Why John Byrne's ‘Fantastic Four’ Is a Comic Classic
Read Byrne’s remarkable first arc on Marvel’s First Family, now FREE on Marvel Unlimited.
START JOHN BYRNE’S FANTASTIC FOUR ARC HERE!
The Fantastic Four, originally created by Stan Lee and Jack Kirby, are the cosmic-powered Super Heroes who protect the planet… and the universe! Taking up the mantle at issue #232 of their 1961 volume, Marvel bullpen member John Byrne had the daunting task of not only drawing the Fantastic Four, but writing them as well.
Byrne’s work on the series in the 1980s became an instant comic classic. Part of that is thanks to his innovative designs and the characterizations of the FF, as seen in his first arc on the series, FANTASTIC FOUR (1961) #232-240, which is available to read for free on Marvel Unlimited!
Let’s take a look below at why this run was such a classic!
COSMIC-SIZED SUPER VILLAINS
When the First Family comes up against the dying ecological system known as Ego the Living Planet, Byrne flexes his imagination and asks us to do the same with his design on the larger-than-life character. Byrne’s Ego had a cosmic scope that was perfectly suited for the FF, given that their superhuman powers came from a wash of cosmic rays that forever changed their DNA.
Byrne’s depiction of Ego as a living biosphere is grandiose, but he grounds the character in what the planet creates, that is antibodies, and makes Ego fight the FF after they nearly crash-land on their surface in FANTASTIC FOUR #235. It’s truly a wild idea reminiscent of the cosmic beings from Stan Lee and Jack Kirby’s era, for example, the planet-devouring Galactus.
INVISIBLE WOMAN: FROM PRACTICING POWERS TO POWERHOUSE
In FANTASTIC FOUR #232, Susan Storm Richards, AKA Invisible Woman, taps into her invisibility powers and finds that she can do more than ever before by using them to change the state of air from gas to a liquid!
From then on, Byrne has Sue practicing her powers, often hiding her costume under her clothes, and by FANTASTIC FOUR #238, she becomes so comfortable with them that they become second nature.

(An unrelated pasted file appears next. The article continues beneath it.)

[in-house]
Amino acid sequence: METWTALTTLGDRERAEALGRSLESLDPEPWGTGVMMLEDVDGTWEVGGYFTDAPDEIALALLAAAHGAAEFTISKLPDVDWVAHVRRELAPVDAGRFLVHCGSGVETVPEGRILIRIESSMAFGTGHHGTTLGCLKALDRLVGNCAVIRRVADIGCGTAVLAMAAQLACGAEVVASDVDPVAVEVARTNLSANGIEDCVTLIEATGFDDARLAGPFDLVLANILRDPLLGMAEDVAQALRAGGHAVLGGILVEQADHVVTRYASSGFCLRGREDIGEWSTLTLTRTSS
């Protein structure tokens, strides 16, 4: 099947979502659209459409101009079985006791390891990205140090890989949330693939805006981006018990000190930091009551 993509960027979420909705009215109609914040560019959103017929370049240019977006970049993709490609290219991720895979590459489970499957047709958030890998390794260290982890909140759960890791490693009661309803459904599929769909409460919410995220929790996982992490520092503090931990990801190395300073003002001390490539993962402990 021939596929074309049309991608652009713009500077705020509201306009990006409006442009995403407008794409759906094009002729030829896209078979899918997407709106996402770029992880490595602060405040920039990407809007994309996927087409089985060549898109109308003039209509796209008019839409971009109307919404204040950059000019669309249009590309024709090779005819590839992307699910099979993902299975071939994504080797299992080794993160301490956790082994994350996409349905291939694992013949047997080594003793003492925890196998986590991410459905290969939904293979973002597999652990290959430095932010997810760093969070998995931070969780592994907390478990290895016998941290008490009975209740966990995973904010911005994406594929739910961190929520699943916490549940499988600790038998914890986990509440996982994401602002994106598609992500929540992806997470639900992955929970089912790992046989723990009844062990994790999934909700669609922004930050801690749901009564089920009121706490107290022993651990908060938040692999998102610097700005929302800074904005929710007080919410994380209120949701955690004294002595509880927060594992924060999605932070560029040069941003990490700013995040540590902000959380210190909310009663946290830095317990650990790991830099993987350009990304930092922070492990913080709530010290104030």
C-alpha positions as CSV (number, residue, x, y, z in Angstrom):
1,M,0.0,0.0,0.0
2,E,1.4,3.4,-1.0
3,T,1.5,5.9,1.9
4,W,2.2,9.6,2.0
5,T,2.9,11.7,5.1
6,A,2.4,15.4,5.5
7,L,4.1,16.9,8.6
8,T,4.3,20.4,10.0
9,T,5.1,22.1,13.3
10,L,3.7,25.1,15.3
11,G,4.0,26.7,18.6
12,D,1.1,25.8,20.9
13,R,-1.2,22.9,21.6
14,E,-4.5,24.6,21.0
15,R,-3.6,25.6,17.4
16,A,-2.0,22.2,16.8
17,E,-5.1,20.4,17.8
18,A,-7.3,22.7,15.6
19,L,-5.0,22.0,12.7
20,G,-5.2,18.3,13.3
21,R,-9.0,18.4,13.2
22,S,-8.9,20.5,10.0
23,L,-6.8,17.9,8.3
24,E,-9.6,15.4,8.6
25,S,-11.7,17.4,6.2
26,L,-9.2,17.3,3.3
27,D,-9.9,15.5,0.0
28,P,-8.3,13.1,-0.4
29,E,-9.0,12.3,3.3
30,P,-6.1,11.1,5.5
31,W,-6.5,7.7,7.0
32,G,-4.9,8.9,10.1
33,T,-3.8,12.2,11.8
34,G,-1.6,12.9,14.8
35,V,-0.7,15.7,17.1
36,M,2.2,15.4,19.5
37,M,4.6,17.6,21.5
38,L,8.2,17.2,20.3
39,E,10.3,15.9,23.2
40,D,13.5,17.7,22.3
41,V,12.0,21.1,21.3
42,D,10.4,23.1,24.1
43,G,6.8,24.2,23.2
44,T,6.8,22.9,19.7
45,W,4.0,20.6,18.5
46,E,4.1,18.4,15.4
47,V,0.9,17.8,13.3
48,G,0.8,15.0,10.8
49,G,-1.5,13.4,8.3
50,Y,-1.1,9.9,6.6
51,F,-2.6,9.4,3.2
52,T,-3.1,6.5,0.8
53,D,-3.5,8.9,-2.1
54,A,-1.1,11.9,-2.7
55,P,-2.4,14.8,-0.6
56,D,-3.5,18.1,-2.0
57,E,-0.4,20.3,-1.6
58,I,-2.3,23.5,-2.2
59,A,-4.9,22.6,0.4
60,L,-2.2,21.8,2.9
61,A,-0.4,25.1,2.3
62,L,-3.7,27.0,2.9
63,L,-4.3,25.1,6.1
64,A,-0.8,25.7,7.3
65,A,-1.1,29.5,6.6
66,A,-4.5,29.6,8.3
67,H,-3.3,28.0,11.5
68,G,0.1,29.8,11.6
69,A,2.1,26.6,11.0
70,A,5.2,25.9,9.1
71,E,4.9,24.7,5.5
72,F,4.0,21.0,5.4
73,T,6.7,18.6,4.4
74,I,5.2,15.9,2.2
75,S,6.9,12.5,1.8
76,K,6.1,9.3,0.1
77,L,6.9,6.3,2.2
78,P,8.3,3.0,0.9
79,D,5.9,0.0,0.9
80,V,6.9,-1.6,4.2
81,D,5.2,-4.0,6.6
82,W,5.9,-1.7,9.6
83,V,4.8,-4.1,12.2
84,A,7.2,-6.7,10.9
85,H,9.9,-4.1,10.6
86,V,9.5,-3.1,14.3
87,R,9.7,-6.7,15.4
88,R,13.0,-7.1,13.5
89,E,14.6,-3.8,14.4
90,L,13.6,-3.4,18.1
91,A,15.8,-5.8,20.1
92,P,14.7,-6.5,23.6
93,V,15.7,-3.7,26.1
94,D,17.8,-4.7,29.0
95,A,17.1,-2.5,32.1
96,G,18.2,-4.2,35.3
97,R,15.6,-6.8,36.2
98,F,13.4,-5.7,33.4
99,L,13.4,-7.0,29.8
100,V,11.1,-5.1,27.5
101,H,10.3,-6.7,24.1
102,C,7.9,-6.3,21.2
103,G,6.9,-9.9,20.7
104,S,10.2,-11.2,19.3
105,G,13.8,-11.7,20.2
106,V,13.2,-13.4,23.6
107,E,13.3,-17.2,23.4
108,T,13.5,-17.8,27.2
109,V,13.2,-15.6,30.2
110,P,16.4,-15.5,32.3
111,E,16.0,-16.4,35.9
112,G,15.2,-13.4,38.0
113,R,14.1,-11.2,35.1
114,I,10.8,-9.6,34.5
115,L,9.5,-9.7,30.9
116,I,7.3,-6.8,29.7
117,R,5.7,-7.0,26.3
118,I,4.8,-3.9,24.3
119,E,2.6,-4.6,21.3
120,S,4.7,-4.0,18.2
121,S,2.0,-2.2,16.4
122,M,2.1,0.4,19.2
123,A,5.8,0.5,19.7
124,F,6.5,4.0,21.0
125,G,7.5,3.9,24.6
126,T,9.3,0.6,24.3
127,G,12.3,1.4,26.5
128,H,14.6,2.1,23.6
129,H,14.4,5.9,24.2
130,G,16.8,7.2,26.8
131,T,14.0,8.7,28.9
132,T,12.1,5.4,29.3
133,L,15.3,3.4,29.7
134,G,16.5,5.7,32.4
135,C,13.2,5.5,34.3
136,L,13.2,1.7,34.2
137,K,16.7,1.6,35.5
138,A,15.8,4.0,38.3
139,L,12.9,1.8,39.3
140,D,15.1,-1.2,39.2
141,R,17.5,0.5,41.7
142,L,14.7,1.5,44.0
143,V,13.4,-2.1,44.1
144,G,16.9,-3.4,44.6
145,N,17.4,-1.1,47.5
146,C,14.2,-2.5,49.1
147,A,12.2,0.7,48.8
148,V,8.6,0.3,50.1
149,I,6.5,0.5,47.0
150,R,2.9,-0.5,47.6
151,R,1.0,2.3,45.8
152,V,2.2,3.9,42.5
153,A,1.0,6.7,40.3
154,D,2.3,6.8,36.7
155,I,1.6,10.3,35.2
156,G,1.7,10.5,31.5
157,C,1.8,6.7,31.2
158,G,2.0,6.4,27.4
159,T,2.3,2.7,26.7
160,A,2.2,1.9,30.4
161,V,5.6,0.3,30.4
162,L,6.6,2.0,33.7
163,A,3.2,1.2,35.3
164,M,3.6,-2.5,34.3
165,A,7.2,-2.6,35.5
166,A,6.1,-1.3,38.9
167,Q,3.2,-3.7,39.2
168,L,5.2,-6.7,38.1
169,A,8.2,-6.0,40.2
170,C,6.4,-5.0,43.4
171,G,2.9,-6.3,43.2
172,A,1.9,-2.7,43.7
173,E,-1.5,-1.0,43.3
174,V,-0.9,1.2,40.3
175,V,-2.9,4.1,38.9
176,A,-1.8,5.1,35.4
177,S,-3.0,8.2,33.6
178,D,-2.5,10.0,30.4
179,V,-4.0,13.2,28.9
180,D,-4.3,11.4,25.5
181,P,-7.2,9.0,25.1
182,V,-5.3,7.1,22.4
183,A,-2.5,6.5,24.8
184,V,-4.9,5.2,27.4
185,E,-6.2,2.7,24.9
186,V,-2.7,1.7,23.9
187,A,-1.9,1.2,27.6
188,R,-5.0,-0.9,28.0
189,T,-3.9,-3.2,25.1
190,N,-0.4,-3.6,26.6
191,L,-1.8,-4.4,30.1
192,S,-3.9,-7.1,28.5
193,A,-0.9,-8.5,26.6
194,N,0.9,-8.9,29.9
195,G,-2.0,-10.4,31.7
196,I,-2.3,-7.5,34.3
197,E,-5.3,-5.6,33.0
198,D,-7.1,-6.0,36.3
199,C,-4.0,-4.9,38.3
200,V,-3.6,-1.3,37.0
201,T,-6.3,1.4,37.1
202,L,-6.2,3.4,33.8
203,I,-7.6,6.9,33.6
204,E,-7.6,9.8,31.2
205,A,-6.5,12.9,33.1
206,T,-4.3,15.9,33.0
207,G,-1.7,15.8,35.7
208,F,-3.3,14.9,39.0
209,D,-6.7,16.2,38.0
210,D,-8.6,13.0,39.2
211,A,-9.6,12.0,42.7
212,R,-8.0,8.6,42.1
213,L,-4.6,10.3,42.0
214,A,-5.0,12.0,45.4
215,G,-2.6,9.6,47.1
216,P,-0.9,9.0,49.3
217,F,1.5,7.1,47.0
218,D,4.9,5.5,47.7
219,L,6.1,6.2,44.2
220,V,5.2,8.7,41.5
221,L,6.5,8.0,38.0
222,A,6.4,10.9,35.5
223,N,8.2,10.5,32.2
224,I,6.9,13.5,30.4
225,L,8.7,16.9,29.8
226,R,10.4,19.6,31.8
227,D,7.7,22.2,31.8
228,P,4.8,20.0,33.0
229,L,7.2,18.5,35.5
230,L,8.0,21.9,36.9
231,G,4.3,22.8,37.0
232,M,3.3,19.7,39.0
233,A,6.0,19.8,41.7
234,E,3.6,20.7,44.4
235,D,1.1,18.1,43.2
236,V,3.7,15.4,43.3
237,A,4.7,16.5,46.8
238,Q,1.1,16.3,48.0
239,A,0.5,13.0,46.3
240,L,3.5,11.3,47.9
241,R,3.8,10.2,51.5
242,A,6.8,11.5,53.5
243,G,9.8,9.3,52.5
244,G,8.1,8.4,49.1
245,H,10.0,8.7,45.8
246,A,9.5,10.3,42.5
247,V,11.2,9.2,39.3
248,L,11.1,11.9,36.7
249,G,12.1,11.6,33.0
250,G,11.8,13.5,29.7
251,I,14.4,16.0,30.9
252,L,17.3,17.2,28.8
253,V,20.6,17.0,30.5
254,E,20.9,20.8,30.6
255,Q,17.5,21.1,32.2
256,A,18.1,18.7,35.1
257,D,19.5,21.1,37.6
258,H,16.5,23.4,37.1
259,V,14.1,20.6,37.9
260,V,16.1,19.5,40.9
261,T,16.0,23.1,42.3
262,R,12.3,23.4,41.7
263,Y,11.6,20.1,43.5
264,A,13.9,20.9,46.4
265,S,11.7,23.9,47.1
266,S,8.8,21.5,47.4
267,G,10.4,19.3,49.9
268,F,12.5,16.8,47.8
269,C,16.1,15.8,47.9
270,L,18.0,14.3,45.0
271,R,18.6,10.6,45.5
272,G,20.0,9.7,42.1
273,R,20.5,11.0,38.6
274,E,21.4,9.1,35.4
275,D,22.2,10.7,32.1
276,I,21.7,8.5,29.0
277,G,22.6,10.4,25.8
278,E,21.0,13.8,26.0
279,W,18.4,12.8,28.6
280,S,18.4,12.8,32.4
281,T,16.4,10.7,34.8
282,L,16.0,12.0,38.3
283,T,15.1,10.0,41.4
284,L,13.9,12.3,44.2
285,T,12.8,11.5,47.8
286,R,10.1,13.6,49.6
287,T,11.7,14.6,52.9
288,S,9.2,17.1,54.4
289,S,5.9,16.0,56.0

PEOPLE VERSUS POWERS
Byrne takes his time fleshing out each member of the team in this particular run. He showcases how these Super Heroes are just like us, doing everyday things, like when Sue Storm Richards gets a haircut in FANTASTIC FOUR #232.
Or how they manage rocky relationships such as Johnny Storm, AKA Human Torch’s romance with Frankie Raye—also in FANTASTIC FOUR #232. Or Ben Grimm’s inner struggle with being the Thing, and what it means in his relationship with Alicia Masters, covered in FANTASTIC FOUR #238.
Byrne also captures the FF’s most fearsome foe, Doctor Doom, and his insecurity in his need for power in FANTASTIC FOUR #236. When Doom works with Phillip Masters, AKA Puppet Master, to place the heroic team in a tiny town, he wipes their memories in order to control them. He then inserts himself as a Department Head managing Professor Reed Richards, who in the real world is Mister Fantastic. He demeans Richards for his incompetence, when actually, Richards is likely the smartest man alive.
SHOWCASING MARVEL’S HISTORY
FANTASTIC FOUR #236 marked the FF’s 20th Anniversary issue, and Byrne honors its history with several Easter egg throwbacks. To start, Doctor Doom places the first family in a miniaturized town set in 1961, which is the same year that the first issue, FANTASTIC FOUR #1, debuted.
The issue also hearkens back to the Lee/Kirby run with its unrestrained storytelling that incorporates more prose in the narration as well as multiple story arcs. Plus, the costume aesthetics and scientific equipment are also reminiscent of Kirby and Lee’s work.
PLOTTING LONG-TERM SUBPLOTS
Something Byrne does so elegantly is plot out long-term subplots for other characters in the Marvel Universe. In FANTASTIC FOUR #239, he drops readers into the Inhuman war, and lays the foundation for the Inhumans’ move to the Moon. In the same issue, he brings us into the heart of Quicksilver and Crystal’s difficult birth of their daughter, Luna, who is the first mutant and Inhuman.
Byrne also introduces the world-devourer Galactus’ new Herald, Frankie Raye, who was initially appalled by her boyfriend Johnny Storm’s alter ego. In a twist of ironic fate, Raye found herself with powers similar to his. She later takes the moniker Nova and saves Earth by offering herself as Galactus’ new Herald.
That’s really the tip of the ol’ iceberg when it comes to the remarkable features from Byrne’s first run. Be sure to check it out and then tell us what you think at @MarvelUnlimited’s Twitter and Facebook channels.
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